1) State that blanket bans on trans people without GRCs using single and separate sex services are lawful - in direct contradiction to assurances given to the Trans Legal Project in June 2021 by the Joint Acting Chief Executive of the EHRC.

2) Warn organisations that a failure to enact such a blanket ban would leave these organisations open to claims of indirect discrimination on the grounds of sex.

This would be consistent with the story in Vice stating that the unpublished guidance

advised businesses and other organisations such as shops, prisons and gyms to “protect women” by barring most trans people from their single-sex spaces, including toilets, wards and changing rooms.

The effect of such guidance would be a de facto ban on trans people without GRC’s using single and separate sex services that match their acquired gender. Businesses and service providers would be pressured into imposing bans themselves, for fear of facing court action from 'gender critical' activists, supported by the EHRC. We have no doubt that that opponents of trans people's human rights would move quickly to threaten businesses and service providers with this, focussing on those with a high public profile who were trying to continue to be inclusive of trans people.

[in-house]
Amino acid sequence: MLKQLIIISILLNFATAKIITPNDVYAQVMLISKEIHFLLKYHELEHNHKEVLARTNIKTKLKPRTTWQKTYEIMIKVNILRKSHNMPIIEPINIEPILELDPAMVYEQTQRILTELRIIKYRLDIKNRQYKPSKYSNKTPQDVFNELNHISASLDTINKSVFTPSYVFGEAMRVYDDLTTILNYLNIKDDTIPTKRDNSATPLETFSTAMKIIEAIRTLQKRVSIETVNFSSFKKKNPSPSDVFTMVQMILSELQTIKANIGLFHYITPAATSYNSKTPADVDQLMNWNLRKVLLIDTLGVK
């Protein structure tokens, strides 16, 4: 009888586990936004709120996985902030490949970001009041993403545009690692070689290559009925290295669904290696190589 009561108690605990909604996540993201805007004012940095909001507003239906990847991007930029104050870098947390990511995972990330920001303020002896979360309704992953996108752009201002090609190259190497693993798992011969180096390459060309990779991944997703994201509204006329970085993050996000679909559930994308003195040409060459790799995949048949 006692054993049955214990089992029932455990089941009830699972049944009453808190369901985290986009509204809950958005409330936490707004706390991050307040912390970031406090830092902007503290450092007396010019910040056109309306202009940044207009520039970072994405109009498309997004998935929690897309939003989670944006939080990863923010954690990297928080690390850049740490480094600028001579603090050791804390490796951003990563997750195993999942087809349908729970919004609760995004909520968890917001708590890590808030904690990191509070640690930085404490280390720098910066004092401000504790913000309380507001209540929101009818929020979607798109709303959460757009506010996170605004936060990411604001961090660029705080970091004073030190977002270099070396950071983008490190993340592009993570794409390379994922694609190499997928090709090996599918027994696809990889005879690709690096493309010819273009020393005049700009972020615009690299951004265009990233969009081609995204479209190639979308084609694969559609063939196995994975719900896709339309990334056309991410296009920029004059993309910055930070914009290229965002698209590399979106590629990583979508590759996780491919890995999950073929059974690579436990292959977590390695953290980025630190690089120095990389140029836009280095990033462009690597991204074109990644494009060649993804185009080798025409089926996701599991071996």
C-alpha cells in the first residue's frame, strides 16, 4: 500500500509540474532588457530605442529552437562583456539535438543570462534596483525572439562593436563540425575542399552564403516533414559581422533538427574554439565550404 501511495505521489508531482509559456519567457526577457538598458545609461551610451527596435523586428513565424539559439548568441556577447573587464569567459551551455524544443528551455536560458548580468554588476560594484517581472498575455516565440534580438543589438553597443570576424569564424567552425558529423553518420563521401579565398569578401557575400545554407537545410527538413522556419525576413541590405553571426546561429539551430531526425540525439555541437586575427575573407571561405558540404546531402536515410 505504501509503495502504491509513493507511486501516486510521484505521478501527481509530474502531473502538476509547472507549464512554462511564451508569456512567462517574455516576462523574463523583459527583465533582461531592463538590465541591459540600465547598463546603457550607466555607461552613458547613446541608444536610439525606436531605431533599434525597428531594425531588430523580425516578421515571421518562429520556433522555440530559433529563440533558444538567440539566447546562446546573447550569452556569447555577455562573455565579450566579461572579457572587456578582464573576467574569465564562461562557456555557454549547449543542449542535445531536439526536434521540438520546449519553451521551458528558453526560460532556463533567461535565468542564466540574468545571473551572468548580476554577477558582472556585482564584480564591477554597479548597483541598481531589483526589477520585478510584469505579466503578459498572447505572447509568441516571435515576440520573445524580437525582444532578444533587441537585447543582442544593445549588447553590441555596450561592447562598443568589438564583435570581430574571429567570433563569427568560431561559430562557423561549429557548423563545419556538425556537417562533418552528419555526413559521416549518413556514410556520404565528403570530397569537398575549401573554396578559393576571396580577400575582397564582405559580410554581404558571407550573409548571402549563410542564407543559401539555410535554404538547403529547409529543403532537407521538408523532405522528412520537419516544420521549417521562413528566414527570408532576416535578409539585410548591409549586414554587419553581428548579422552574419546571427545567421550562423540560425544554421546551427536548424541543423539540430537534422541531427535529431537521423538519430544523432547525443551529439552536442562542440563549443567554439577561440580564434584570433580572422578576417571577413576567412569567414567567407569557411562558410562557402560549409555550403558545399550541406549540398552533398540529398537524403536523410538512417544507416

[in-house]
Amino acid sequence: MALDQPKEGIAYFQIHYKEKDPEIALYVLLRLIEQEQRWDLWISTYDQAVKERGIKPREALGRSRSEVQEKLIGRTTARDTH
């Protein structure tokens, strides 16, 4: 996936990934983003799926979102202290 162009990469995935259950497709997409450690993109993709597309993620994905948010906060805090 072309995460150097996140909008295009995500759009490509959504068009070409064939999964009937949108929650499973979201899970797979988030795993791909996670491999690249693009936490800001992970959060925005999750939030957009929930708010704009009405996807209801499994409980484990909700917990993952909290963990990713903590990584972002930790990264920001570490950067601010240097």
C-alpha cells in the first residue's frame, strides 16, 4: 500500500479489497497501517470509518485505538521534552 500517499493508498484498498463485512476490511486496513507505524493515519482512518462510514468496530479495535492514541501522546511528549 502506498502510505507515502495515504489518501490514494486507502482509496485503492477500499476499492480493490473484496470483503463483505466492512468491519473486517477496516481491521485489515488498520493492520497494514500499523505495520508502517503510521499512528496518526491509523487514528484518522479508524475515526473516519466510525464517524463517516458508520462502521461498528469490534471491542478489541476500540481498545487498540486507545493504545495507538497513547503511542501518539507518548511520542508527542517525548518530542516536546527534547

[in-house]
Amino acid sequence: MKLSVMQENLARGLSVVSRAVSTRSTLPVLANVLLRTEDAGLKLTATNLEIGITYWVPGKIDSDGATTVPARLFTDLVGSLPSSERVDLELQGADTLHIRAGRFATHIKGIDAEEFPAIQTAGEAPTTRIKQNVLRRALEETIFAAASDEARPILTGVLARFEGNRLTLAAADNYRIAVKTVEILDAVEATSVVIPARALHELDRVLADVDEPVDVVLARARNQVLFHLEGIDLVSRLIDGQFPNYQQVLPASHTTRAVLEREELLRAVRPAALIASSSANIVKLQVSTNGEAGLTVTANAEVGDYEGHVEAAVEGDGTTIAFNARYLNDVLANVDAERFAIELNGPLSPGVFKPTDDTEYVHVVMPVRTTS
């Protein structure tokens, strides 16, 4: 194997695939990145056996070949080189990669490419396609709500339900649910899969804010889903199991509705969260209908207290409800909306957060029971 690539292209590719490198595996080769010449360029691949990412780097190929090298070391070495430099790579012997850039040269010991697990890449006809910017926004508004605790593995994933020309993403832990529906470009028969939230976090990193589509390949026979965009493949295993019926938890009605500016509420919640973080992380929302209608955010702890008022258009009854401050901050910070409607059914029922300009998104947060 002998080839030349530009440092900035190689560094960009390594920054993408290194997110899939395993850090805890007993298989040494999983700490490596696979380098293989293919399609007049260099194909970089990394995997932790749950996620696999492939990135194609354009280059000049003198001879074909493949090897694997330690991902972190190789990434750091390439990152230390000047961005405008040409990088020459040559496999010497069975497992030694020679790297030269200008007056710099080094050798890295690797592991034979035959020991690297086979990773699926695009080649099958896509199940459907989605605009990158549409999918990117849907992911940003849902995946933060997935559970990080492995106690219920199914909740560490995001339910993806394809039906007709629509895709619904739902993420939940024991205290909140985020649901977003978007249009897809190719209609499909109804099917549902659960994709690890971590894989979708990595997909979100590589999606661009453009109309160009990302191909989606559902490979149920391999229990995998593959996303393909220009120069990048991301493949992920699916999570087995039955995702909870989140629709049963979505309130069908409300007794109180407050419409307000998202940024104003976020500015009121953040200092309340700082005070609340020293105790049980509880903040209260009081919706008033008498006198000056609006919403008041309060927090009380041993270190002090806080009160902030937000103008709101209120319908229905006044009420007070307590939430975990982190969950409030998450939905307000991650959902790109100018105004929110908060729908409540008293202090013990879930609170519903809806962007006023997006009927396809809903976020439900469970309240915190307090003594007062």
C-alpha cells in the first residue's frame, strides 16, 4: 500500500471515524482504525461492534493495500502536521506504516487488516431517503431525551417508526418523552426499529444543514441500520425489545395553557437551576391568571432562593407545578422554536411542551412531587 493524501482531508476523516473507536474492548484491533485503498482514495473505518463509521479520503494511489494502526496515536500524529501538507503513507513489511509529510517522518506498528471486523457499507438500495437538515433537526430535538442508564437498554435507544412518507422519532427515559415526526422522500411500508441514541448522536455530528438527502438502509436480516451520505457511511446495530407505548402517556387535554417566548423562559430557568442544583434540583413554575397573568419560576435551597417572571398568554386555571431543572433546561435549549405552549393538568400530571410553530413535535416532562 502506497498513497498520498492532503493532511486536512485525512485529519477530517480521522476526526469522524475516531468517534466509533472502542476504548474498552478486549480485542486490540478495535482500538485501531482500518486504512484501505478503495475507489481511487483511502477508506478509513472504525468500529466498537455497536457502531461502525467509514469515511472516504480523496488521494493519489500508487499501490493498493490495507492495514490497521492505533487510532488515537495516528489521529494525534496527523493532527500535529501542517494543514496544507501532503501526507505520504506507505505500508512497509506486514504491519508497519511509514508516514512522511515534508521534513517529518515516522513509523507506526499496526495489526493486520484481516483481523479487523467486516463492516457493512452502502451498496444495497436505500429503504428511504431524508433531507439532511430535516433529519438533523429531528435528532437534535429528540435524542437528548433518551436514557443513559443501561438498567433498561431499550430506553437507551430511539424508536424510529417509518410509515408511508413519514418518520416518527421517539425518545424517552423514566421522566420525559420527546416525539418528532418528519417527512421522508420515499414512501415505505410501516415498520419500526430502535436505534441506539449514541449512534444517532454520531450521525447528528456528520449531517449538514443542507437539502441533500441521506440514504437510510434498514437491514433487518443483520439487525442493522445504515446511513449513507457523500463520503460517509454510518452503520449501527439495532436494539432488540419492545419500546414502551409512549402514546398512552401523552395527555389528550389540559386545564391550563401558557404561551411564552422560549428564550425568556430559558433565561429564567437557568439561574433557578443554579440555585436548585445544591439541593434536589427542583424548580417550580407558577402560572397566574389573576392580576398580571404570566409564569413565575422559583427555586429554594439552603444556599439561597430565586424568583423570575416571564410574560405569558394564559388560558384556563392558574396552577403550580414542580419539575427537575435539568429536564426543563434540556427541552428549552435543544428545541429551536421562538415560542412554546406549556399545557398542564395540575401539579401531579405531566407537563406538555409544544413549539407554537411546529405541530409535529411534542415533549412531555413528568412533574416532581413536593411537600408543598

We call on the EHRC to repeat the assurance it gave us in July 2021 that any blanket ban on transgender people without GRCs using single and separate sex services that match their acquired gender put in place by an organisation is unlawful. We also call on the EHRC to guarantee that no guidance it is about to issue will attempt to state otherwise. This would end the concern expressed on social media and elsewhere about its intentions.